Eau-forte XVIII

Pierre Soulages

One day, whilst working and learning the Eau-forte (etching and aquatint) printing technique in Lacourière’s studio, Soulages made an accidental discovery which changed his outlook entirely.

Soulages’ natural etching style had been to scrape away the varnished surface to expose the copper plate, in gestures that moved back towards him, rather than to incise by way of a pushing motion. When a design had begun to take shape, the copper plate would be bathed in acid and the acid would bite where the copper had been exposed, deepening the gestures. Soulages would let prolonged acid exposure become part of the creative process, achieving random effects which the artist found pleasing and would work with and around. The deeper the cavities in the plate, the greater would be the eventual ink load on the paper. Roger Lacourière cautioned Soulages against going too far, “as long as there is copper Pierre, there is hope.” The inevitable happened though. The artist went too far and the acid ate through the copper plate in places. Lacourière shook his head, laughed and told Soulages that, as far as that particular plate was concerned, “it’s over.”

I”, recalled Soulages, “a little out of spite and a little out of curiosity, I printed the plate with the hole I had made and the realised a great thing that I could not have foreseen. When the paper is pressed on a copper plate, under the press, which is a kind of rolling mill, the flesh of the paper is no longer the same, it has become smooth, burnished by the copper. Where the copper has been holed, the paper is spared, it keeps its paper life and I found it beautiful. The hole I made left white paper, but it was not the same white…because of the contrasts with the surrounding colours it seemed even whiter.”

Soulages extended this practice by removing parts of the copper plate so that it no longer had a rectangular border, "Why should a rectangular sheet of paper still be printed with a rectangle?" For some prints the artist would use more than his own bodyweight in acid to achieve the depth of ink saturation he strived for, in his words “provoking the material, bringing out surprises, unforeseen events, taking risks and seizing chances.” In this way his printmaking kept pace with his painting practice which was, after all, a long journey towards black. Working in this way became a source of great satisfaction for Soulages, who had finally found how to make prints in the way he approached his paintings, creating material form and colour at the same time. Soulages worked also in lithograph and in silkscreen, and in each medium he managed to deviate from the normal established practices, seizing on chance effects and developing them in ways that had not been previously explored. He would work directly on printed proofs, adjusting them before printing them again, constantly developing his imagery and increasing the scale of the sheets on which he worked.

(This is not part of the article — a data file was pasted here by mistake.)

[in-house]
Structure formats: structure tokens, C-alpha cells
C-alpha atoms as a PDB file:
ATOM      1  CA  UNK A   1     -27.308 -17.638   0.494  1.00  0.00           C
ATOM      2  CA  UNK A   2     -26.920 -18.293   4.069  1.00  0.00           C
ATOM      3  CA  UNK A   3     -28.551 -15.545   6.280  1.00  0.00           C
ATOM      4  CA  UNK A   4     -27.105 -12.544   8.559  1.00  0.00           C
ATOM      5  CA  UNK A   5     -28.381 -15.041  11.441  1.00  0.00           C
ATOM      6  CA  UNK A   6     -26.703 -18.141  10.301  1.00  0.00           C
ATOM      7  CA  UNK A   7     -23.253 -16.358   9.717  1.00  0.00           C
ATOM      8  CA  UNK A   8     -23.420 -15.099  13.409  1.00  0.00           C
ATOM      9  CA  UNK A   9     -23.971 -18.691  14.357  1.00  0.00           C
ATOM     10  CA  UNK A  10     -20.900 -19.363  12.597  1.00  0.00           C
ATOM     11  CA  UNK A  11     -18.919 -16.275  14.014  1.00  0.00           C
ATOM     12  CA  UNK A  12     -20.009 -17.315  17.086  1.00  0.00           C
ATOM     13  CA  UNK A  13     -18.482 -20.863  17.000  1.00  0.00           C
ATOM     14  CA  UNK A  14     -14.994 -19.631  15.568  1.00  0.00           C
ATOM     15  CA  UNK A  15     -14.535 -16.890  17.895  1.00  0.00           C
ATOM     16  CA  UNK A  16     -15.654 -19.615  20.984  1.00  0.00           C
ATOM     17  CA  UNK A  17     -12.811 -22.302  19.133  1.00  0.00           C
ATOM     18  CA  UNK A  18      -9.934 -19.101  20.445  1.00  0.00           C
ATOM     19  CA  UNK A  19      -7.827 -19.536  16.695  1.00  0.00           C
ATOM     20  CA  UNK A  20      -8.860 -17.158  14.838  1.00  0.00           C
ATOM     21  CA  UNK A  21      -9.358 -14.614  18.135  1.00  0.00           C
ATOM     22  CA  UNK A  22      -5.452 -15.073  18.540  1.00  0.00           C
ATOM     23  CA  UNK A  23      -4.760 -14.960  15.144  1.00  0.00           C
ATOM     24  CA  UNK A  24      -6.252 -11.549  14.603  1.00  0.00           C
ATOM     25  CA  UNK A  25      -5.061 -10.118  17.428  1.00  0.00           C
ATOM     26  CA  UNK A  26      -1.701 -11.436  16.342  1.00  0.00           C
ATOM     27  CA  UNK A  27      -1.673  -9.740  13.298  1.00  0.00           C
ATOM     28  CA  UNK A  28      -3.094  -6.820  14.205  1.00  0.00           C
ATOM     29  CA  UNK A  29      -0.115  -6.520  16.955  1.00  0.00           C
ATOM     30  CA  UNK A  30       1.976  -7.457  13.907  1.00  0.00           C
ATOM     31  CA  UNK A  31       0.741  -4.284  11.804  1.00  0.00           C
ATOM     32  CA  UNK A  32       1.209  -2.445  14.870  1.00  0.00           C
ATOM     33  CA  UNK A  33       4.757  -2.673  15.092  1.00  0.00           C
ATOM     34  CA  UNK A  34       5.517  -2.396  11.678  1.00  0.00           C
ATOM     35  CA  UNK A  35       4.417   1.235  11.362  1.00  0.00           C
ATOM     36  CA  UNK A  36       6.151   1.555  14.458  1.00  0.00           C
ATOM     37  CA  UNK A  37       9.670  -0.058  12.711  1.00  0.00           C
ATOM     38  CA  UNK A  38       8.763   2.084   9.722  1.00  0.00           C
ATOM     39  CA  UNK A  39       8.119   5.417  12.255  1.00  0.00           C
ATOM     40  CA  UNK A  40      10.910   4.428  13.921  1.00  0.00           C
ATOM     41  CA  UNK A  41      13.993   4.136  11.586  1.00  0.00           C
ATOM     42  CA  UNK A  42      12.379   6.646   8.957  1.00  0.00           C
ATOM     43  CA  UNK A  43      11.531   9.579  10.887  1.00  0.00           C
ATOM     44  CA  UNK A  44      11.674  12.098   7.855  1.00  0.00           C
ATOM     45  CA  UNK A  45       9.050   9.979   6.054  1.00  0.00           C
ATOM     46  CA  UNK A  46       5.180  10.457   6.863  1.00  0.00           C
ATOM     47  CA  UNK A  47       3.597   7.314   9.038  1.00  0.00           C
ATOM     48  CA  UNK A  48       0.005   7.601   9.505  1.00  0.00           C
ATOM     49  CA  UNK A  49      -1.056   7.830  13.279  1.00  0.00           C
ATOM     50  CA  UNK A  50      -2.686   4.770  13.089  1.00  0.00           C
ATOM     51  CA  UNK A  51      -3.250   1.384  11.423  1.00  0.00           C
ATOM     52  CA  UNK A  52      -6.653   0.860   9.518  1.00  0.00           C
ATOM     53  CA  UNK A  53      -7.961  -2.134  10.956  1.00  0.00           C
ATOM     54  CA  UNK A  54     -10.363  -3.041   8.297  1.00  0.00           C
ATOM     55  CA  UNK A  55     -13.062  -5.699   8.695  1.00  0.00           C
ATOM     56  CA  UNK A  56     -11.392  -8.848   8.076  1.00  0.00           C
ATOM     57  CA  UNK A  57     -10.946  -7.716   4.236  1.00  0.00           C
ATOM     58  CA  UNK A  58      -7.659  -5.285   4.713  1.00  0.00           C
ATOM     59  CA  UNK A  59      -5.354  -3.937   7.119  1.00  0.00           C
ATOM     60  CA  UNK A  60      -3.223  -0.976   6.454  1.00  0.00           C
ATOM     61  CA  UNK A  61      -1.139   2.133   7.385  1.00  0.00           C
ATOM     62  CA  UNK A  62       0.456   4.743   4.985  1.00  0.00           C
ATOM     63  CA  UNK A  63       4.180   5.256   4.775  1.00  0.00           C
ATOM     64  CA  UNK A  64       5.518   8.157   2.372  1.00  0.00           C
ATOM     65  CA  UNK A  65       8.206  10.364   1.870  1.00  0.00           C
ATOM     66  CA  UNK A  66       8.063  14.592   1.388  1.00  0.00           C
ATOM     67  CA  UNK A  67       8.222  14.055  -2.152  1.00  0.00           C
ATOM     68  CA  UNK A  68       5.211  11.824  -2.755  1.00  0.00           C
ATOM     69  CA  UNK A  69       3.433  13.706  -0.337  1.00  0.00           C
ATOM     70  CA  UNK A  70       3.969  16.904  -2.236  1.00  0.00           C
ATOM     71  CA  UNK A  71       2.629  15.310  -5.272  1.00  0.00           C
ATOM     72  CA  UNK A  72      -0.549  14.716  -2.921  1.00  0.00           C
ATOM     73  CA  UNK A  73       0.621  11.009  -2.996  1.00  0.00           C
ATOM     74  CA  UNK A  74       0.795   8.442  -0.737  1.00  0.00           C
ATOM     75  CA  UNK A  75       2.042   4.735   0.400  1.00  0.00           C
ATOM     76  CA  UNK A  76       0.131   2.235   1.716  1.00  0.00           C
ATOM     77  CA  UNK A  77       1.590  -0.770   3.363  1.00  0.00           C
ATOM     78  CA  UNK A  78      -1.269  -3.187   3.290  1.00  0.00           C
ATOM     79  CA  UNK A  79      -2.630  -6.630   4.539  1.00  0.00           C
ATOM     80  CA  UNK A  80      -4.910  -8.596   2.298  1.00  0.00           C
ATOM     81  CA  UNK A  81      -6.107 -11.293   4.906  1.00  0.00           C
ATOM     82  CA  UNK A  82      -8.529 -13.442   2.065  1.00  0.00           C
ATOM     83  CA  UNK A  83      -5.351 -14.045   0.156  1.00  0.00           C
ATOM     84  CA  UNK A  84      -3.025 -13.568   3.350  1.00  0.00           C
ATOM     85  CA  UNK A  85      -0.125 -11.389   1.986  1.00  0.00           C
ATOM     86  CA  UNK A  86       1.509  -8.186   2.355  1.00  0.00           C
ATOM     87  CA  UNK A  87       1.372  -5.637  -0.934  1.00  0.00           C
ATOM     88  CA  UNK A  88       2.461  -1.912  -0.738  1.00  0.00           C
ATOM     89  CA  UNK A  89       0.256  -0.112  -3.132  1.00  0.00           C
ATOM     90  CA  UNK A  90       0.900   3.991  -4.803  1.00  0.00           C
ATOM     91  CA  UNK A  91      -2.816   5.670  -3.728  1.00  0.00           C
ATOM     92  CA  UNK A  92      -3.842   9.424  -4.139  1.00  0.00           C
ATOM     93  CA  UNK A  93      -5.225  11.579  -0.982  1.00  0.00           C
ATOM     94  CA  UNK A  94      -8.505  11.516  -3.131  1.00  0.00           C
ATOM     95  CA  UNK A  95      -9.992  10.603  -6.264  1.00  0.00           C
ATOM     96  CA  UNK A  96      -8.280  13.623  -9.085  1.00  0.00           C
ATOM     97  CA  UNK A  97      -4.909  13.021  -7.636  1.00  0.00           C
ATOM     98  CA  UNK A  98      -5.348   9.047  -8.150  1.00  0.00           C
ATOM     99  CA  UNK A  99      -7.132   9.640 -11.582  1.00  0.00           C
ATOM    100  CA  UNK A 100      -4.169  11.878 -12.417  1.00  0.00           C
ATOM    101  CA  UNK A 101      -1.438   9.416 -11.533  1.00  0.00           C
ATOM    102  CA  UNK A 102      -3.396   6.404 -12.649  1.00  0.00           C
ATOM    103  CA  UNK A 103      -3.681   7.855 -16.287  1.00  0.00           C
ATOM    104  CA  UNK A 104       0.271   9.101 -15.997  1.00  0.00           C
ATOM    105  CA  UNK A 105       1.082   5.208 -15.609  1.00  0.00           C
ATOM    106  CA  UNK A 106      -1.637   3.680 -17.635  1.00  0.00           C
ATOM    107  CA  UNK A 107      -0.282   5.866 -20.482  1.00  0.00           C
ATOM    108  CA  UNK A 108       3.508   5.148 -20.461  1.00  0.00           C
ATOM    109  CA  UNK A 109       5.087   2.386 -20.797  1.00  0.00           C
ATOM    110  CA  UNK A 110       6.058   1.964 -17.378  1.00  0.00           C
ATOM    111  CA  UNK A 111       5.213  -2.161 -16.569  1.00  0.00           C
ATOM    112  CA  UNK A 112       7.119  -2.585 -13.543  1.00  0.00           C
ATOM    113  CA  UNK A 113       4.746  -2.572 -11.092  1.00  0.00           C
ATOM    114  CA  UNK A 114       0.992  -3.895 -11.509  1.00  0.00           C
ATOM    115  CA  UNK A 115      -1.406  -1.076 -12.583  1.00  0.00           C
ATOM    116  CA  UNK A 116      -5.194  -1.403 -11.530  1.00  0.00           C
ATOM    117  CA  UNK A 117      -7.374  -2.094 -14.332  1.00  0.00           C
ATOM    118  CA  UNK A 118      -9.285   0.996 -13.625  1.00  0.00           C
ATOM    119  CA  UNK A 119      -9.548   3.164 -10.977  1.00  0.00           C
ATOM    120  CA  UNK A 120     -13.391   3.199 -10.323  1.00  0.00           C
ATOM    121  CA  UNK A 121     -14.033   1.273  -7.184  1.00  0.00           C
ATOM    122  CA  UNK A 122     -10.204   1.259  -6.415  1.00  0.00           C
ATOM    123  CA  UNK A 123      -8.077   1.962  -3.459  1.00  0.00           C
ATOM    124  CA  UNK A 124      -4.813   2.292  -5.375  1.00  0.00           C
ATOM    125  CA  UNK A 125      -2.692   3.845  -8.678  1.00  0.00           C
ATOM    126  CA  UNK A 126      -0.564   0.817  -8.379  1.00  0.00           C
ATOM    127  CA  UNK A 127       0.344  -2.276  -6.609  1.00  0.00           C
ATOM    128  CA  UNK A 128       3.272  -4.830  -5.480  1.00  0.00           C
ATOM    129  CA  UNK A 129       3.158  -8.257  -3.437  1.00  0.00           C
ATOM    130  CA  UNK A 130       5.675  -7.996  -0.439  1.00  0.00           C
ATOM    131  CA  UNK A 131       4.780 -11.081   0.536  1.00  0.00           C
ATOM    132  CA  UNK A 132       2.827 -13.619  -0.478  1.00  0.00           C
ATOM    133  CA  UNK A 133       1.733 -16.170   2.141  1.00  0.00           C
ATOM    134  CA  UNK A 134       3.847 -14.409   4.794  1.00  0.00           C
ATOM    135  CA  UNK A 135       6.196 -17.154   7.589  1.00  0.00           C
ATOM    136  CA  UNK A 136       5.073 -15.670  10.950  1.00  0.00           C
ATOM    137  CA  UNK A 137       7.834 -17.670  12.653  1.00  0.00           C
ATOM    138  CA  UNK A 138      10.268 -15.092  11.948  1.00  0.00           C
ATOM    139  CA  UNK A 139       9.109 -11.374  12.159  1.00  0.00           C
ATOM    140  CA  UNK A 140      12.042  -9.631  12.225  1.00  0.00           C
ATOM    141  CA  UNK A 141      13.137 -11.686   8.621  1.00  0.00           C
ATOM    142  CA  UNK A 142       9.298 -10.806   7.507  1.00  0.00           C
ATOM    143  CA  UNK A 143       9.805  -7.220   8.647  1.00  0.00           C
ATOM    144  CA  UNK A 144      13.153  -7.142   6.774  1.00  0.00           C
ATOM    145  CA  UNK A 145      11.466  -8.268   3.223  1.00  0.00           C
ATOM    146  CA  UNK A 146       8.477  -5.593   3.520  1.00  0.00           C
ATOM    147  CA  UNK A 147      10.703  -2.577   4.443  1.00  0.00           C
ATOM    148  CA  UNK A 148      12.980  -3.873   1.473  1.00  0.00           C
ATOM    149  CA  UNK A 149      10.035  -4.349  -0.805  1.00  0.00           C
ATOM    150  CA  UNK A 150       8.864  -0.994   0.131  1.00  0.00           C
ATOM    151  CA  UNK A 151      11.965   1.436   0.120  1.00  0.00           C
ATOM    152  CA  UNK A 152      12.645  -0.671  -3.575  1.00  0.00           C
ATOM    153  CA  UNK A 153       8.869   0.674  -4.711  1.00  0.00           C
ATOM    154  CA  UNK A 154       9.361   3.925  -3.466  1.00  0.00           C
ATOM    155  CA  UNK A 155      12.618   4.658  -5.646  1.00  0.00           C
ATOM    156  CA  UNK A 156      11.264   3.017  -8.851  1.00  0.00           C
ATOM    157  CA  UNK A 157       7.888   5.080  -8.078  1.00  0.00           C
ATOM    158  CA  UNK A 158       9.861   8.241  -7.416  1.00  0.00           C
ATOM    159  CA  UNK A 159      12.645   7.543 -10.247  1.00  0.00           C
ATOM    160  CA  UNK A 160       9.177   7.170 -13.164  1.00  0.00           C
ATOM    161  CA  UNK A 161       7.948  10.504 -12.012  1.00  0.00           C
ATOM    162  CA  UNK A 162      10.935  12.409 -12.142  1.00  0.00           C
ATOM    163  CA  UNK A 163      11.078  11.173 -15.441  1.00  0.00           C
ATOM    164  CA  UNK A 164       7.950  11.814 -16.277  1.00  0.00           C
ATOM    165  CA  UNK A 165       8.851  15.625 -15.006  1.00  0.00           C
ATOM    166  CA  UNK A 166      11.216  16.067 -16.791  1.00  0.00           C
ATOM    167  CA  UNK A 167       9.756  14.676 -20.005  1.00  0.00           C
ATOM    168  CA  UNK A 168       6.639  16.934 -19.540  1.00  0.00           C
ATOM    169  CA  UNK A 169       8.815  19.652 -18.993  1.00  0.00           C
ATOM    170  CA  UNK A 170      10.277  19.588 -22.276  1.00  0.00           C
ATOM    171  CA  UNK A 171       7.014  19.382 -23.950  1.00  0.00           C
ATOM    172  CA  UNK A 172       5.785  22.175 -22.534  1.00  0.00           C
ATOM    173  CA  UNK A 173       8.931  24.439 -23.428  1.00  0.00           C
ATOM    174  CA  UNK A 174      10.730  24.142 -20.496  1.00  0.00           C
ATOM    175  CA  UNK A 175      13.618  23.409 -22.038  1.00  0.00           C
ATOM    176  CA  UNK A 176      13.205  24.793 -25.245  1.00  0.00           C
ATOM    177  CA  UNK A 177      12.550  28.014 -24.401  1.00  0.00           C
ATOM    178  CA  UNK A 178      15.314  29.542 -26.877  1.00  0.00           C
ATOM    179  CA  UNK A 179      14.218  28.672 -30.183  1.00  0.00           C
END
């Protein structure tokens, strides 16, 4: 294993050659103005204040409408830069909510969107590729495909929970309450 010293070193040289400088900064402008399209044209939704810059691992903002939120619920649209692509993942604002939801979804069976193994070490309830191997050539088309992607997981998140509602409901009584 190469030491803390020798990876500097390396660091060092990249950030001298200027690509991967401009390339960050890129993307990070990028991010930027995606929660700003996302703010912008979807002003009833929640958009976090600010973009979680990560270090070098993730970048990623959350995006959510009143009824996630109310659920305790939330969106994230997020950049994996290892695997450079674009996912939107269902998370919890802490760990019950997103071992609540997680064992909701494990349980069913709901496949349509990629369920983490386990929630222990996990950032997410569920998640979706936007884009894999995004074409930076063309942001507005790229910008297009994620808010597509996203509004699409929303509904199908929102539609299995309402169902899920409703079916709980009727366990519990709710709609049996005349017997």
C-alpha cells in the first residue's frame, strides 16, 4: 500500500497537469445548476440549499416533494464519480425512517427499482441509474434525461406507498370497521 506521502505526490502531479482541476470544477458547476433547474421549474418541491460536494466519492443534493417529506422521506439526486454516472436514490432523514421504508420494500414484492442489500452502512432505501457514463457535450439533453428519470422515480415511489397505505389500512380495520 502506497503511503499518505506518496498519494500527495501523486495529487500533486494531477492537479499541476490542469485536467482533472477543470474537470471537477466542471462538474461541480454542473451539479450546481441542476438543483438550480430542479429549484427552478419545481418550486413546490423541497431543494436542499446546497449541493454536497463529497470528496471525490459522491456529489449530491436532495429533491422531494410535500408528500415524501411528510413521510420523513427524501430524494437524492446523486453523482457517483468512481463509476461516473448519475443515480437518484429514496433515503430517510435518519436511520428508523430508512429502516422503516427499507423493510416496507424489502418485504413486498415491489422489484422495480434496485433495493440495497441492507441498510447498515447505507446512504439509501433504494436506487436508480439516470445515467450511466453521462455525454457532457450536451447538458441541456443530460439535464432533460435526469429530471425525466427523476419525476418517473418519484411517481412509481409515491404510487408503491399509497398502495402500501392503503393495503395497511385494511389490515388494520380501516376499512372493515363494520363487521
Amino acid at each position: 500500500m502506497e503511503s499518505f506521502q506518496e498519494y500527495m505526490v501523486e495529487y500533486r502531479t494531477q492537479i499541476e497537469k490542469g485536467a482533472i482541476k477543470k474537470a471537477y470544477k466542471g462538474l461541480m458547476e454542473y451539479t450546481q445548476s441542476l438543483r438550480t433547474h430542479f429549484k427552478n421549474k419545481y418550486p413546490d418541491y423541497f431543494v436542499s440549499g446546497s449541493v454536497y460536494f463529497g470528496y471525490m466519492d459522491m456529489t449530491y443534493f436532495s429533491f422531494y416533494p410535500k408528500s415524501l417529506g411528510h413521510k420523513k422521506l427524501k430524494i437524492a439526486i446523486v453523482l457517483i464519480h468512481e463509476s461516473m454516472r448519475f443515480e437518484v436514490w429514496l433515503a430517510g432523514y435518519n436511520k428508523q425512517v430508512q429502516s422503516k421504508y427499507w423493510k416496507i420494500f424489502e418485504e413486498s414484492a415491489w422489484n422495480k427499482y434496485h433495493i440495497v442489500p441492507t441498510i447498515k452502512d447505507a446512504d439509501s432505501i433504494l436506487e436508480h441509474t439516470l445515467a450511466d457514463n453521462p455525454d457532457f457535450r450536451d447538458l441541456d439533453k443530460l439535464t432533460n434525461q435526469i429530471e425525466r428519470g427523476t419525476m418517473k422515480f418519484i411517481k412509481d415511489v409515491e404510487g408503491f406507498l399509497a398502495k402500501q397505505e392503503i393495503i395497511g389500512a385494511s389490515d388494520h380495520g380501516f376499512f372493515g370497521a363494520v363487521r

Pierre Soulages (1919-2022)
Eau-forte XVIII
Etching and aquatint on Arches paper
25 ½ x 19 ½ in : 64.5 x 49.0 cm
Framed size
27 ¾ x 21 ¾ in : 70.3 x 55.3 cm
From the edition of 100
Signed and numbered by the artist in pencil
Printed by Lacourière, Paris
Published by Berggruen, Paris
Pierre Soulages. Une Lumière Infinie. Phillips X in collaboration with ARCHEUS / POST-MODERN, 30 Berkeley Square, London, 1 – 12 February 2023; Radical - A Pierre Soulages & Lee Ufan Dialogue, Perrotin, Paris, October - December 2023
"Soulages l'œuvre imprimé", Pierre Encrevé & Marie-Cécile Miessner, Bibliothèque nationale de France, 2003, Cat. 19 (col. illus. pl. 20) and indexed p.186
"Soulages Eaux-fortes, lithographies 1952-1973", Yves Rivière, Arts et Métiers Graphiques, Paris, 1974, no. XVIII (b/w illus.) pp.62-63
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